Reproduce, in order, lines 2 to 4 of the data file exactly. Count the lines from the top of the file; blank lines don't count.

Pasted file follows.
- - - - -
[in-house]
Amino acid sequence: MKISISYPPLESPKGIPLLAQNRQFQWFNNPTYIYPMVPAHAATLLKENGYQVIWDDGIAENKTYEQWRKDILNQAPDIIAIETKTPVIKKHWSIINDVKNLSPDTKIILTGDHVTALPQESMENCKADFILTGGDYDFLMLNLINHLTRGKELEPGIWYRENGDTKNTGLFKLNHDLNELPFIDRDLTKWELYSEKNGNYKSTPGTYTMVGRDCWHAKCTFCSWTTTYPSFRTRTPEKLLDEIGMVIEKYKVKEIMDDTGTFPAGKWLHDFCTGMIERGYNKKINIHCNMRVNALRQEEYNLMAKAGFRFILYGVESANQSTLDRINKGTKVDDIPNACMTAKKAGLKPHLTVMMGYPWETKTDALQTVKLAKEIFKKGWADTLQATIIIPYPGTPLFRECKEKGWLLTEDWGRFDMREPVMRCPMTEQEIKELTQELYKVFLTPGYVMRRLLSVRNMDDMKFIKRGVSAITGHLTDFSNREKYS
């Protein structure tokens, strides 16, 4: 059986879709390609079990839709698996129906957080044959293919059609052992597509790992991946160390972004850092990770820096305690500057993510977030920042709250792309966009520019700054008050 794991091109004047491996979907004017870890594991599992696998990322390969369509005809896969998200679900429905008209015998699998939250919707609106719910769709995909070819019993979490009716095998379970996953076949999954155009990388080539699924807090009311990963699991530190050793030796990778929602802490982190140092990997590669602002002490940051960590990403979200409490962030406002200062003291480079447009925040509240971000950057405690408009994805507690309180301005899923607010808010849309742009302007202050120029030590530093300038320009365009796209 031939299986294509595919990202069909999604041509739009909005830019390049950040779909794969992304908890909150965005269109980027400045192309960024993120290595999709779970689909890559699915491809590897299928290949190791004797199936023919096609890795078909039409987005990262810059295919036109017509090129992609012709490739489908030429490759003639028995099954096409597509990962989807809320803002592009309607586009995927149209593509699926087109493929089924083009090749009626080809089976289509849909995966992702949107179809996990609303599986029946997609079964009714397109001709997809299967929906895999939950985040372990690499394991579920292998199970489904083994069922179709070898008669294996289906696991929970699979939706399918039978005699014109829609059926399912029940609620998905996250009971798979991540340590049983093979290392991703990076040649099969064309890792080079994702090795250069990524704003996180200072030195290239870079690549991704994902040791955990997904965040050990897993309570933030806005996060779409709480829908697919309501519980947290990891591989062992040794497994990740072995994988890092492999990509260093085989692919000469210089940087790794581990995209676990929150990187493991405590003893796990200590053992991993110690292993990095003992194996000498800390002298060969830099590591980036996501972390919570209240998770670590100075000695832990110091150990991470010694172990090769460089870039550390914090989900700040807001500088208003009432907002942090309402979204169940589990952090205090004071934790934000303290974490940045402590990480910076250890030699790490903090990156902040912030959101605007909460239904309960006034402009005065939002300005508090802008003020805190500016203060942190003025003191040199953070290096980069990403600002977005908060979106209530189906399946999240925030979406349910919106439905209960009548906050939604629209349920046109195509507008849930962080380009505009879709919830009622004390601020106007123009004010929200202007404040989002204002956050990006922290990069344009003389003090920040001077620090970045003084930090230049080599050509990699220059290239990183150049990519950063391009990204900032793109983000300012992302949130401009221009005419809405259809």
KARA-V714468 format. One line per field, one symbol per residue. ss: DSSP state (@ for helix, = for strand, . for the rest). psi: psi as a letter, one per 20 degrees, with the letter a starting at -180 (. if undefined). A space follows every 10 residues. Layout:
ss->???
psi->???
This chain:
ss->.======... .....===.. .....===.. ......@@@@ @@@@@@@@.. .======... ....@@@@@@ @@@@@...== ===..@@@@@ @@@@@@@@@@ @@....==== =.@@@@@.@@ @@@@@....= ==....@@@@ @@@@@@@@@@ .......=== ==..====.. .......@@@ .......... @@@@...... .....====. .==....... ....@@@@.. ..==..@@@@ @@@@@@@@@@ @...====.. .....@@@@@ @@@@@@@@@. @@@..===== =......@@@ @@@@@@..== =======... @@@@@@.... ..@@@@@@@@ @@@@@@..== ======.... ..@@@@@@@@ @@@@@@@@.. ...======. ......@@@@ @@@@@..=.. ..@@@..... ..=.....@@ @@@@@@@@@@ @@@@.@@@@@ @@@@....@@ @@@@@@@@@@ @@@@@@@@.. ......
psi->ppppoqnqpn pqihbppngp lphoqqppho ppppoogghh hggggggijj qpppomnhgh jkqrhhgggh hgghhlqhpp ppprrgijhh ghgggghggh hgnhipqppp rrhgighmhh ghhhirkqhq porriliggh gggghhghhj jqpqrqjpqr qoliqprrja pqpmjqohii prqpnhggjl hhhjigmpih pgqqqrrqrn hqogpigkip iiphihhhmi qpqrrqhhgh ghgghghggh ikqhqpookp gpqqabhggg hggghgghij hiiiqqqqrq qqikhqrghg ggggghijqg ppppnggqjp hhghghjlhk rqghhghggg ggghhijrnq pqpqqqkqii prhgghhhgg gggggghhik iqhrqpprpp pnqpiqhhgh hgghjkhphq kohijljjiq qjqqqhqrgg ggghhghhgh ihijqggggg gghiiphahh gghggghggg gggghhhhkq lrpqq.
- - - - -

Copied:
Amino acid sequence: MKISISYPPLESPKGIPLLAQNRQFQWFNNPTYIYPMVPAHAATLLKENGYQVIWDDGIAENKTYEQWRKDILNQAPDIIAIETKTPVIKKHWSIINDVKNLSPDTKIILTGDHVTALPQESMENCKADFILTGGDYDFLMLNLINHLTRGKELEPGIWYRENGDTKNTGLFKLNHDLNELPFIDRDLTKWELYSEKNGNYKSTPGTYTMVGRDCWHAKCTFCSWTTTYPSFRTRTPEKLLDEIGMVIEKYKVKEIMDDTGTFPAGKWLHDFCTGMIERGYNKKINIHCNMRVNALRQEEYNLMAKAGFRFILYGVESANQSTLDRINKGTKVDDIPNACMTAKKAGLKPHLTVMMGYPWETKTDALQTVKLAKEIFKKGWADTLQATIIIPYPGTPLFRECKEKGWLLTEDWGRFDMREPVMRCPMTEQEIKELTQELYKVFLTPGYVMRRLLSVRNMDDMKFIKRGVSAITGHLTDFSNREKYS
């Protein structure tokens, strides 16, 4: 059986879709390609079990839709698996129906957080044959293919059609052992597509790992991946160390972004850092990770820096305690500057993510977030920042709250792309966009520019700054008050 794991091109004047491996979907004017870890594991599992696998990322390969369509005809896969998200679900429905008209015998699998939250919707609106719910769709995909070819019993979490009716095998379970996953076949999954155009990388080539699924807090009311990963699991530190050793030796990778929602802490982190140092990997590669602002002490940051960590990403979200409490962030406002200062003291480079447009925040509240971000950057405690408009994805507690309180301005899923607010808010849309742009302007202050120029030590530093300038320009365009796209 031939299986294509595919990202069909999604041509739009909005830019390049950040779909794969992304908890909150965005269109980027400045192309960024993120290595999709779970689909890559699915491809590897299928290949190791004797199936023919096609890795078909039409987005990262810059295919036109017509090129992609012709490739489908030429490759003639028995099954096409597509990962989807809320803002592009309607586009995927149209593509699926087109493929089924083009090749009626080809089976289509849909995966992702949107179809996990609303599986029946997609079964009714397109001709997809299967929906895999939950985040372990690499394991579920292998199970489904083994069922179709070898008669294996289906696991929970699979939706399918039978005699014109829609059926399912029940609620998905996250009971798979991540340590049983093979290392991703990076040649099969064309890792080079994702090795250069990524704003996180200072030195290239870079690549991704994902040791955990997904965040050990897993309570933030806005996060779409709480829908697919309501519980947290990891591989062992040794497994990740072995994988890092492999990509260093085989692919000469210089940087790794581990995209676990929150990187493991405590003893796990200590053992991993110690292993990095003992194996000498800390002298060969830099590591980036996501972390919570209240998770670590100075000695832990110091150990991470010694172990090769460089870039550390914090989900700040807001500088208003009432907002942090309402979204169940589990952090205090004071934790934000303290974490940045402590990480910076250890030699790490903090990156902040912030959101605007909460239904309960006034402009005065939002300005508090802008003020805190500016203060942190003025003191040199953070290096980069990403600002977005908060979106209530189906399946999240925030979406349910919106439905209960009548906050939604629209349920046109195509507008849930962080380009505009879709919830009622004390601020106007123009004010929200202007404040989002204002956050990006922290990069344009003389003090920040001077620090970045003084930090230049080599050509990699220059290239990183150049990519950063391009990204900032793109983000300012992302949130401009221009005419809405259809």
KARA-V714468 format. One line per field, one symbol per residue. ss: DSSP state (@ for helix, = for strand, . for the rest). psi: psi as a letter, one per 20 degrees, with the letter a starting at -180 (. if undefined). A space follows every 10 residues. Layout: